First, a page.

First, there was Grab, then Uber. Now Rush is dashing into Singapore's private-hire car market.
The new start-up will be launched next month, says founder Jordi Yap. "We want to give commuters more options, " he said.
While some experts wonder if Rush can sustain its momentum, given the saturated market, Mr Yap believes its unique features will put it in good stead.
His app will allow commuters to key in multiple destinations, something not possible on either the Uber or Grab apps. In future, it will provide customised options such as allowing women commuters to choose only women drivers.
The 35-year-old corporate sales executive, who worked briefly as an Uber driver last year and as a taxi driver in 2012, said the fares for Rush will be comparable with those of its rivals, with a base fare of $3 and a rate of 80 cents per km.
Unlike the "surge" pricing of Uber and GrabCar, where fares increase based on demand, surcharges on fares will be imposed only during fixed times, similar to taxis.
Mr Yap said Rush will also allow drivers to keep more of their earnings as they need to pay only a fixed monthly subscription fee of $150. Drivers for Uber and GrabCar currently pay about 20 per cent of all fares earned to their companies.
He has set up a Facebook group for interested drivers, which now has more than 600 members. They can vote on future changes to the app and services. "Right now, private-hire drivers have no say about things like fare reductions," he said.
Rush has about 40 drivers signed up and aims to have about 1,000. It hopes to earn revenue from the drivers' monthly fees, as well as advertising on the app.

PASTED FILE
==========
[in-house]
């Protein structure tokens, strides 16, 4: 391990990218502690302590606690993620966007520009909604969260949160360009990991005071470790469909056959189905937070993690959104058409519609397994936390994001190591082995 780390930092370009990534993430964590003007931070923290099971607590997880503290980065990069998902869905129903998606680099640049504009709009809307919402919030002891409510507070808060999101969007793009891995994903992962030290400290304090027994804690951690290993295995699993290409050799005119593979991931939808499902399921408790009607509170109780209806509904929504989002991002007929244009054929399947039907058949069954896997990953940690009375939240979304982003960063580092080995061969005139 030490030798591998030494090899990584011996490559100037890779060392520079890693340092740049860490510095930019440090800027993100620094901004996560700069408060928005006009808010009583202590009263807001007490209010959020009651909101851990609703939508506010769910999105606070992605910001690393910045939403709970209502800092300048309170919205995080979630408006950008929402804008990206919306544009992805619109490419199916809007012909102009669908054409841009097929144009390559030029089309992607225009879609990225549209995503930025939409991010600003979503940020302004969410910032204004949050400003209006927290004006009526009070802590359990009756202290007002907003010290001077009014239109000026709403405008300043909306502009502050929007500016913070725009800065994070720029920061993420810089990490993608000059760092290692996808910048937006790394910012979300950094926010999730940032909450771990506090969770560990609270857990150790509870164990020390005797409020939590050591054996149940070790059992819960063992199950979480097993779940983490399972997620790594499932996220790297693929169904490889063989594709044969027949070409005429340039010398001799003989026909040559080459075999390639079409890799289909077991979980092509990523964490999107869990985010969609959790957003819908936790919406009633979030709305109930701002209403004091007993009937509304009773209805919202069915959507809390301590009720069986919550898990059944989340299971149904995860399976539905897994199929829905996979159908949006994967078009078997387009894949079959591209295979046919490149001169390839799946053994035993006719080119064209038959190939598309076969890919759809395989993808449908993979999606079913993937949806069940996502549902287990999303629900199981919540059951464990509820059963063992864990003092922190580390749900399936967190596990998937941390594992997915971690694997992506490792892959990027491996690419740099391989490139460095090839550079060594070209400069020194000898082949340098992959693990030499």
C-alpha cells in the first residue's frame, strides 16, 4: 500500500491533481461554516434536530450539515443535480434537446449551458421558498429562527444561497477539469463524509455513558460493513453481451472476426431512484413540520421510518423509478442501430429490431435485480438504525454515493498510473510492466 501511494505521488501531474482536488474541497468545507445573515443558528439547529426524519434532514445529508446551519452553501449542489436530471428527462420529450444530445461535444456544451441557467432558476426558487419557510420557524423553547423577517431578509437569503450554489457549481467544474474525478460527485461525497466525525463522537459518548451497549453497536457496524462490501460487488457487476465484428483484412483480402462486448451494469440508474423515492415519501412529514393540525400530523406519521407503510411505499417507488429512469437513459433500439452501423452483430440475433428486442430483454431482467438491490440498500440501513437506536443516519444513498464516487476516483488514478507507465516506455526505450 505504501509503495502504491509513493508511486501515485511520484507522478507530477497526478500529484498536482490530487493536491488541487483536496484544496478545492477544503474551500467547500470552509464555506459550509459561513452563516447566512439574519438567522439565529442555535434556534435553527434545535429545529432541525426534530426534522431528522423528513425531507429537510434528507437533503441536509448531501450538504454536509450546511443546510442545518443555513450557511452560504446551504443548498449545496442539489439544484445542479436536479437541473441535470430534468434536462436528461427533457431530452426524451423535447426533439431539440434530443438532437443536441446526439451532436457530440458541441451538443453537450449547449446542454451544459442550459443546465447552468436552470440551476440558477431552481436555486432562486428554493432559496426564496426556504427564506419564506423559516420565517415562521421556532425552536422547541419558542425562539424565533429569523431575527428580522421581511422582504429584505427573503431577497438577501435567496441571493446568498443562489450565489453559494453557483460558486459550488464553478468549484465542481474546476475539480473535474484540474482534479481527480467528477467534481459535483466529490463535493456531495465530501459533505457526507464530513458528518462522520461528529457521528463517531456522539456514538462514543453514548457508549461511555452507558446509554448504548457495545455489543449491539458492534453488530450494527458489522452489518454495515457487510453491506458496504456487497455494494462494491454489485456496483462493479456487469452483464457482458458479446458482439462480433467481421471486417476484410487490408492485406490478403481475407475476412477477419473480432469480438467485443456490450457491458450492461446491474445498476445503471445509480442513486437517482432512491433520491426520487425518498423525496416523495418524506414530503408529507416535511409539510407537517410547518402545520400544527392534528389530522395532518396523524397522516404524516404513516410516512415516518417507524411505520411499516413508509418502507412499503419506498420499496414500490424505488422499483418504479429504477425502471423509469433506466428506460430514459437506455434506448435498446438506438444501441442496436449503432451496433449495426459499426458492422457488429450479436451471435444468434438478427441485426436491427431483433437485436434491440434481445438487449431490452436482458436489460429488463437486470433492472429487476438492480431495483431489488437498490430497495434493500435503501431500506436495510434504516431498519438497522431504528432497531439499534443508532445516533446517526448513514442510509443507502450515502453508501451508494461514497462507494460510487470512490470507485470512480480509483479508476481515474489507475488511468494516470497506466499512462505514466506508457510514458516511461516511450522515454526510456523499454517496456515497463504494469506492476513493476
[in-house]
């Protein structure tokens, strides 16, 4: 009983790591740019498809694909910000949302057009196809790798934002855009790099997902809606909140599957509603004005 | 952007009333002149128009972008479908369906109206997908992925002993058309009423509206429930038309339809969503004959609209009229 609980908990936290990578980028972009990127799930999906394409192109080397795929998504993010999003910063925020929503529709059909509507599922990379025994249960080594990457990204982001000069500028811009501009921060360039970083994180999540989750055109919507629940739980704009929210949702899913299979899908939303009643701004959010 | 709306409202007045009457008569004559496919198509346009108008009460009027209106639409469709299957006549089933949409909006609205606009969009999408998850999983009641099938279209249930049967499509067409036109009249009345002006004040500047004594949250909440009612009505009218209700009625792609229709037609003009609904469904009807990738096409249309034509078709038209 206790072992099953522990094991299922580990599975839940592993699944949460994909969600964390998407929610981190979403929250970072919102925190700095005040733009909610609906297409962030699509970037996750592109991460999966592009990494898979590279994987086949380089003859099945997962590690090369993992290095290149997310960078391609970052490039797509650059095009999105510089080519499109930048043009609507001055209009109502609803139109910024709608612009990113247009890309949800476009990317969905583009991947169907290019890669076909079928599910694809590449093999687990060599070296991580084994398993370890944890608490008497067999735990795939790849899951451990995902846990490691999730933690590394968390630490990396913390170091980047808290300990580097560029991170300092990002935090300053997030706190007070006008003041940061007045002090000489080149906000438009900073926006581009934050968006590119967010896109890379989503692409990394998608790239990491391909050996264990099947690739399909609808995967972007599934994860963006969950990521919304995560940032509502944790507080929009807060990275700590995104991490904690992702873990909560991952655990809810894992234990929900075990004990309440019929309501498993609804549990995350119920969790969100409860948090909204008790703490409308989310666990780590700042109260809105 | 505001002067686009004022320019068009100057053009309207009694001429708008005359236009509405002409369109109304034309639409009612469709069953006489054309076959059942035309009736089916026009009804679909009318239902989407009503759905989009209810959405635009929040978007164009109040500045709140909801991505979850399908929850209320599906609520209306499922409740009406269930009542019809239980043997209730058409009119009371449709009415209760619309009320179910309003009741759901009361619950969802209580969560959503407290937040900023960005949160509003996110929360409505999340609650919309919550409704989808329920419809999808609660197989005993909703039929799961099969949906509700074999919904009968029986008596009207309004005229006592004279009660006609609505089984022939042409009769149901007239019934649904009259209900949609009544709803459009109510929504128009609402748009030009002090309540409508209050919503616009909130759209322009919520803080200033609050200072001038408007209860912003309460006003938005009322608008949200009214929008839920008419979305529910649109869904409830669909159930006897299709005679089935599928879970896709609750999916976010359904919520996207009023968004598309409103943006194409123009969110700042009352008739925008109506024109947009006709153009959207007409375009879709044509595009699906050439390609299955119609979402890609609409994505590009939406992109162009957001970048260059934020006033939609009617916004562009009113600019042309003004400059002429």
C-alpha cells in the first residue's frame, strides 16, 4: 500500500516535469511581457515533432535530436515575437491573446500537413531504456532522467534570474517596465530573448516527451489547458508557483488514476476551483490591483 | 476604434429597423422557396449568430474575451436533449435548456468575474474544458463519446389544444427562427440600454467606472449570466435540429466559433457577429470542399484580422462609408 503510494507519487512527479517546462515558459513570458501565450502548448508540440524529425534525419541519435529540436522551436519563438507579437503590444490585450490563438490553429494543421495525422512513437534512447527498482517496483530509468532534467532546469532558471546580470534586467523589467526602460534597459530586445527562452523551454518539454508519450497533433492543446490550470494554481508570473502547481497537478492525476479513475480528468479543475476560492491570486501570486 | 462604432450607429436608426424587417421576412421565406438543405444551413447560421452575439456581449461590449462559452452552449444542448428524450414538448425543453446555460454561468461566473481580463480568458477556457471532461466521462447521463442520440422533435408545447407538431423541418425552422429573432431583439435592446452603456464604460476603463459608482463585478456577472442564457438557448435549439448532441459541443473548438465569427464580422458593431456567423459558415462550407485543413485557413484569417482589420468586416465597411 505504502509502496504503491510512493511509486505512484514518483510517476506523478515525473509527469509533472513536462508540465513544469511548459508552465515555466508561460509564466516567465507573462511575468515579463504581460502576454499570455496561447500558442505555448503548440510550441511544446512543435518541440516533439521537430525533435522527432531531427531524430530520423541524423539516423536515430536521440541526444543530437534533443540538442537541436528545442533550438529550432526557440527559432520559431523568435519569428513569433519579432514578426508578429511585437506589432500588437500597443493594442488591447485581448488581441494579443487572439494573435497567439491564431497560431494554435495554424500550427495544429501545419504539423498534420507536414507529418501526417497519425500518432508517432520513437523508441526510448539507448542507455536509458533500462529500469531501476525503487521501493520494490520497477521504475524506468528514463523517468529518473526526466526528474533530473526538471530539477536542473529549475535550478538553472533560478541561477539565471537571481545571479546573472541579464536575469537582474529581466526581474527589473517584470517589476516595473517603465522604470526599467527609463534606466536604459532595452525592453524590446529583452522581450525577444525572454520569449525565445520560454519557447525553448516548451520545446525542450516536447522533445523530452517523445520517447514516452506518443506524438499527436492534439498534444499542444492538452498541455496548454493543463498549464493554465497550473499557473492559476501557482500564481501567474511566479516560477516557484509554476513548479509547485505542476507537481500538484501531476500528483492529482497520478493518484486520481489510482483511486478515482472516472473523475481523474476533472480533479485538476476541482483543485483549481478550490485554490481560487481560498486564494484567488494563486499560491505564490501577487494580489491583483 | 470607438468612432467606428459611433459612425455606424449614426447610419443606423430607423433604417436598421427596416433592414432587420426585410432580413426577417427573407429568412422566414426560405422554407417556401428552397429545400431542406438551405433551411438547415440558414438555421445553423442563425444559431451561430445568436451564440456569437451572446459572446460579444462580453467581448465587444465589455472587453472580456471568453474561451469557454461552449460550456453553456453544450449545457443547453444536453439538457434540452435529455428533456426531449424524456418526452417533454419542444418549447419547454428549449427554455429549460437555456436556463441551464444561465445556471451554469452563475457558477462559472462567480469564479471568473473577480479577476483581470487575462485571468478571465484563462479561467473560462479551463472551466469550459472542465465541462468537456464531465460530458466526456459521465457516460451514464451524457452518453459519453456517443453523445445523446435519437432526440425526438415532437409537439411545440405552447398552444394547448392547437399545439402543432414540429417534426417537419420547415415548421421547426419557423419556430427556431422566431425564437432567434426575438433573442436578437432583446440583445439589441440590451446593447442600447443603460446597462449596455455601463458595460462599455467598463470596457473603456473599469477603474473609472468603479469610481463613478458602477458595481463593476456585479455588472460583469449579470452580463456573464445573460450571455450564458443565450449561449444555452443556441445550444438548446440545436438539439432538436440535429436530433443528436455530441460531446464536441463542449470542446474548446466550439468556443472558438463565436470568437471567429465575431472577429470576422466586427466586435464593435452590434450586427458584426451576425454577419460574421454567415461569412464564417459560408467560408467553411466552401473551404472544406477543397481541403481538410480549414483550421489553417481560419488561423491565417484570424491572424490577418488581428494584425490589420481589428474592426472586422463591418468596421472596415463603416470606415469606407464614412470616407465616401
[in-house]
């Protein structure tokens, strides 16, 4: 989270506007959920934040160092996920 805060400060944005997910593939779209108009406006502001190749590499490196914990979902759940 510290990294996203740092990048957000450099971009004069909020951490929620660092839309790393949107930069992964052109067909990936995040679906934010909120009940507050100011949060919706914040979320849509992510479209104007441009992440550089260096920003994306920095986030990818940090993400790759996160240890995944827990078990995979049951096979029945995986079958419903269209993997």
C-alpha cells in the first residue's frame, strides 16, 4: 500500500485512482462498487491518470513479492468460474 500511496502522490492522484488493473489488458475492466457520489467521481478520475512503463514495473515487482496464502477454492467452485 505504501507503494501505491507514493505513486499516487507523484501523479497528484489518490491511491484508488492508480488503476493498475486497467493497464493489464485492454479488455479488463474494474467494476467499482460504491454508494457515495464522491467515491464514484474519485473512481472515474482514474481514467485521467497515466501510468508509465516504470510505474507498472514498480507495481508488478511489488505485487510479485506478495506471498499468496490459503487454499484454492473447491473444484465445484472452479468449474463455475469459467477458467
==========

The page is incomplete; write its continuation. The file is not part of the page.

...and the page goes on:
Money for the development of the app was raised from several sources, including crowdfunding.
Mr Yap declined to say how much has been raised, but added that he welcomed more funding.
Drivers who signed up with Rush say they hope to be able to earn more. "The 20 per cent commission is very taxing. With Rush I will be able to keep all my earnings," said 44-year-old Mr Mohd Alkam, who has driven for Uber and GrabCar for almost two years.
Mr Lim Kell Jay, head of Grab Singapore, said he welcomed the new contender. "We believe competition makes us stronger," he said.
Uber declined comment.
Experts told The Straits Times Rush faces an uphill battle. SIM University economist Walter Theseira said any new entry to the private-hire market had "poor prospects" if they cannot get enough drivers. "As a commuter, if there aren't enough drivers, you might not be able to get a ride within five minutes, and it's unlikely that you'll try the app again," he said, noting that even the two incumbents have trouble holding on to drivers.
Ms Ameera Aslam, 29, who uses private-hire cars four times a week, said she found the features interesting and would consider Rush when it launches.